Step-parents may not have parental responsibility for a child, even though they may be a significant presence in a child’s life on a day-to-day basis. In order to obtain parental responsibility a step-parent would need to either (1) enter into a formal PR Agreement with the other parents that hold PR and then send the Agreement to the Court to be made legally binding; (2) apply to the Court for a Parental Responsibility Order; (3) apply to the Court for, or be named, in a Child Arrangements Order, as a person with whom the child lives. Whether a step-parent needs to share parental responsibility would depend on the specific family circumstances – if their partner, the parent is on hand, they may not actually need to liaise with school teachers and doctors, but if one parent lives very far away, or the other has health issues of their own, the step-parent may need parental responsibility for day to day purposes, to step in and make decisions in the absence of the parents.
Can a step-parent gain parental responsibility? Why would they need this?
Taking a child abroad without the consent of every person with parental responsibility is a criminal offence and could lead to a prosecution. If you are intending to take your child abroad on holiday, we need to provide the other parent (or everyone with parental responsibility) with full details of the travel arrangements and ensure they are consenting. If they do not consent, you can apply to the Court for a Specific Issue Order to enable you to take the child on holiday. You would need to take specialist legal advice in relation to such an application.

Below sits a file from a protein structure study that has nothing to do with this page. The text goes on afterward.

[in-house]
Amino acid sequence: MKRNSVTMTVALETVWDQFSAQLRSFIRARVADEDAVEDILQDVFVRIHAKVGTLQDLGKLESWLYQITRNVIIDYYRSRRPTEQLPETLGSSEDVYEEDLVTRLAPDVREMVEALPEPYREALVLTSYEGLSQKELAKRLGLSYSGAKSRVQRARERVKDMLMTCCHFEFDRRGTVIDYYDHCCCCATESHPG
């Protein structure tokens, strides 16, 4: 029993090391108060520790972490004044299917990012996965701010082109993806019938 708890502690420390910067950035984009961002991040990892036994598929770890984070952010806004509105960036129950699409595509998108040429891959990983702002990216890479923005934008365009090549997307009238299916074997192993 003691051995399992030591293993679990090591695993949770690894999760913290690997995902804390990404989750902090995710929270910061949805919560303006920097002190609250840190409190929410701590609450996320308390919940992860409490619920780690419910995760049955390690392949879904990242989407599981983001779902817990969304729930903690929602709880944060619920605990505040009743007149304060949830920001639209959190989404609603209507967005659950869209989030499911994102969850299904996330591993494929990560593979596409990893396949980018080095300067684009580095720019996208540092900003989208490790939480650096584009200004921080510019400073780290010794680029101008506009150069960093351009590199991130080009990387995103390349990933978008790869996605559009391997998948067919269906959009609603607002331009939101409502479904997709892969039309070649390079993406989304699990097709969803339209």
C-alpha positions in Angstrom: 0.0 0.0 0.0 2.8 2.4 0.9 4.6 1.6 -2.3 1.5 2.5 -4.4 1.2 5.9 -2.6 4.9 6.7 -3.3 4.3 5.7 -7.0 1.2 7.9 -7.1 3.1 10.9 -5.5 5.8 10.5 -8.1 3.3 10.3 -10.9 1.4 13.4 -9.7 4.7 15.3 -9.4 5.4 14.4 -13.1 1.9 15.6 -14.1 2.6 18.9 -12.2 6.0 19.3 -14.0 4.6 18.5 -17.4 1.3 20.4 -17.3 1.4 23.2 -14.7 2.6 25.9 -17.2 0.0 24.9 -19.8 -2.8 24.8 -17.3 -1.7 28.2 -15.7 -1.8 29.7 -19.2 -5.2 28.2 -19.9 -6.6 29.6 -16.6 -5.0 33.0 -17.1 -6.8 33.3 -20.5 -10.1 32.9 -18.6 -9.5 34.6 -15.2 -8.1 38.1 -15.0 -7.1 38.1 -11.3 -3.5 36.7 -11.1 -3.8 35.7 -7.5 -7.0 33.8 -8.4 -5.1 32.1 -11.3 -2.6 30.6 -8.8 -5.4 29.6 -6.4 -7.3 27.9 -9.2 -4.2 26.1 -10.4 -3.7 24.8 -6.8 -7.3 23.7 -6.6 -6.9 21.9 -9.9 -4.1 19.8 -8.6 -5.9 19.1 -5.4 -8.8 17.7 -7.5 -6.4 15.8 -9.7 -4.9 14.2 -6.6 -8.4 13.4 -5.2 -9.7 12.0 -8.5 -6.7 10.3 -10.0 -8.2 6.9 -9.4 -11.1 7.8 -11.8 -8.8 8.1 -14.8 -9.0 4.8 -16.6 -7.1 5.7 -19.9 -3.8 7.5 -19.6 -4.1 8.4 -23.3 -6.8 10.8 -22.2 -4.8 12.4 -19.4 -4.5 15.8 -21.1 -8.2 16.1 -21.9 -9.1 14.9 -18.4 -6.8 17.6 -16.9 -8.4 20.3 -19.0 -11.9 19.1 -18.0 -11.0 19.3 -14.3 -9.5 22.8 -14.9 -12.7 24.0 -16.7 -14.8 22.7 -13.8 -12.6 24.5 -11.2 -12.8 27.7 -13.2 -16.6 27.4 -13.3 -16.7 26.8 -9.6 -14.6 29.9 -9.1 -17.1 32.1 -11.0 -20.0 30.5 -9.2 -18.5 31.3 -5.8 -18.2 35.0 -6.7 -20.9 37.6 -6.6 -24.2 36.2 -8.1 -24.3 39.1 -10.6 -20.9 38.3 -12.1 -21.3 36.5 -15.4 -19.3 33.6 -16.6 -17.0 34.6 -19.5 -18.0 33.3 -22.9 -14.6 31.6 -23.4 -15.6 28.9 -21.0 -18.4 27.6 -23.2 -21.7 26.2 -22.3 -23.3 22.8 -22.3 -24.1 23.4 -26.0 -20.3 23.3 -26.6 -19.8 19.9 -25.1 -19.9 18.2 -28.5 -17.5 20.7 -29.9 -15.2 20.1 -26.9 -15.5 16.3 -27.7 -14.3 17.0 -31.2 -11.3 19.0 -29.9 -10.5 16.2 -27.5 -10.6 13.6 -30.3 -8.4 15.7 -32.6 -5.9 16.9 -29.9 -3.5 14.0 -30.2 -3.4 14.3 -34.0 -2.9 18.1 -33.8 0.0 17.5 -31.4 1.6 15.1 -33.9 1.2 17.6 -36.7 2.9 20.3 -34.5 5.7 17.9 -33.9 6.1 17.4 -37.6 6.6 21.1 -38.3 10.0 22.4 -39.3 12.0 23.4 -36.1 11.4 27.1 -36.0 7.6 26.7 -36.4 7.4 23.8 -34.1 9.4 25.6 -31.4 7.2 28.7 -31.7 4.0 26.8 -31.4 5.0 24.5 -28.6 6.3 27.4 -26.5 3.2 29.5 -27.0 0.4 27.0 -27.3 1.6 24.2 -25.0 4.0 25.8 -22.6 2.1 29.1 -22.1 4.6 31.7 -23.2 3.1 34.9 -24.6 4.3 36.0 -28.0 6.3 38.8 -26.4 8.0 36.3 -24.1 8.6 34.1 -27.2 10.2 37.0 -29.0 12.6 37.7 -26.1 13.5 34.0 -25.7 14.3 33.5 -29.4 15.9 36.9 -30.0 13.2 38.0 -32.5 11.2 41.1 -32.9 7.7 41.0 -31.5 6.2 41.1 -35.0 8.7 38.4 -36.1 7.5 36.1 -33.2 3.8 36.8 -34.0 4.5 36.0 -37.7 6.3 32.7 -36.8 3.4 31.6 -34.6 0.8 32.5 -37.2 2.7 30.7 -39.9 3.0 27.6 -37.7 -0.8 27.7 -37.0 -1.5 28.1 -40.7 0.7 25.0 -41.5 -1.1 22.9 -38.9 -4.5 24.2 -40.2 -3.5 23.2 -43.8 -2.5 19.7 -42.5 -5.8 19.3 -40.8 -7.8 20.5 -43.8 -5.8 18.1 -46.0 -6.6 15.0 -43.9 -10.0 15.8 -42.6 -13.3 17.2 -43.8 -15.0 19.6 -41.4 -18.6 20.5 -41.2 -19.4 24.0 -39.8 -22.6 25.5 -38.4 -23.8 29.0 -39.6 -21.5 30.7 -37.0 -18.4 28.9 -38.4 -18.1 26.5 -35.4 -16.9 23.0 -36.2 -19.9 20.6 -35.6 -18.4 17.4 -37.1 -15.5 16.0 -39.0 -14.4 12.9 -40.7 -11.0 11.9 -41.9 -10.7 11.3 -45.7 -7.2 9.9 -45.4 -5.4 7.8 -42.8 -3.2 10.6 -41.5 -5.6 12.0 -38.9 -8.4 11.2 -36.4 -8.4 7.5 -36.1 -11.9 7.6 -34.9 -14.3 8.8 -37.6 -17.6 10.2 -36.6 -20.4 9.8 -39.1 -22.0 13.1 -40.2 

Can I take my child abroad for a holiday?
It is a criminal offence to remove a child from the jurisdiction of England and Wales without the consent of every person with parental responsibility. This means you cannot move abroad with your child unless the other parent (or everyone with parental responsibility) consents. If the other parent will not consent, you can apply to the Court for a Specific Issue Order to enable you to move abroad. You would need to take specialist advice on applying for a Specific Issue Order to enable you to do this. This is a complex area of law, there is no guarantee the Court would allow you to move with the child.
Can I move abroad with my child?
It is a criminal offence for anyone to remove a child from the jurisdiction of England and Wales without the consent of the other parent (or everyone with parental responsibility). If you believe the other parent is about to move abroad with the children without your consent, it is possible to make an urgent application to the Court for a Prohibited Steps Order to prevent the move taking place. In these circumstances, you need to take urgent legal advice regarding such an application.
My ex has just announced she is moving abroad and taking our children with her. What can I do?
We refer to these cases as internal relocation cases. It is not a criminal offence for one parent to move from Norfolk to Wales without the other parent’s consent, but it is possible to apply to the Court for an urgent Prohibited Steps Order to prevent such a move taking place. Again, this is a complex area of the law and you would need specialist legal advice urgently to address this issue.
My ex has just announced an intention to move from Norfolk to Wales with our children. I do not consent. What can I do?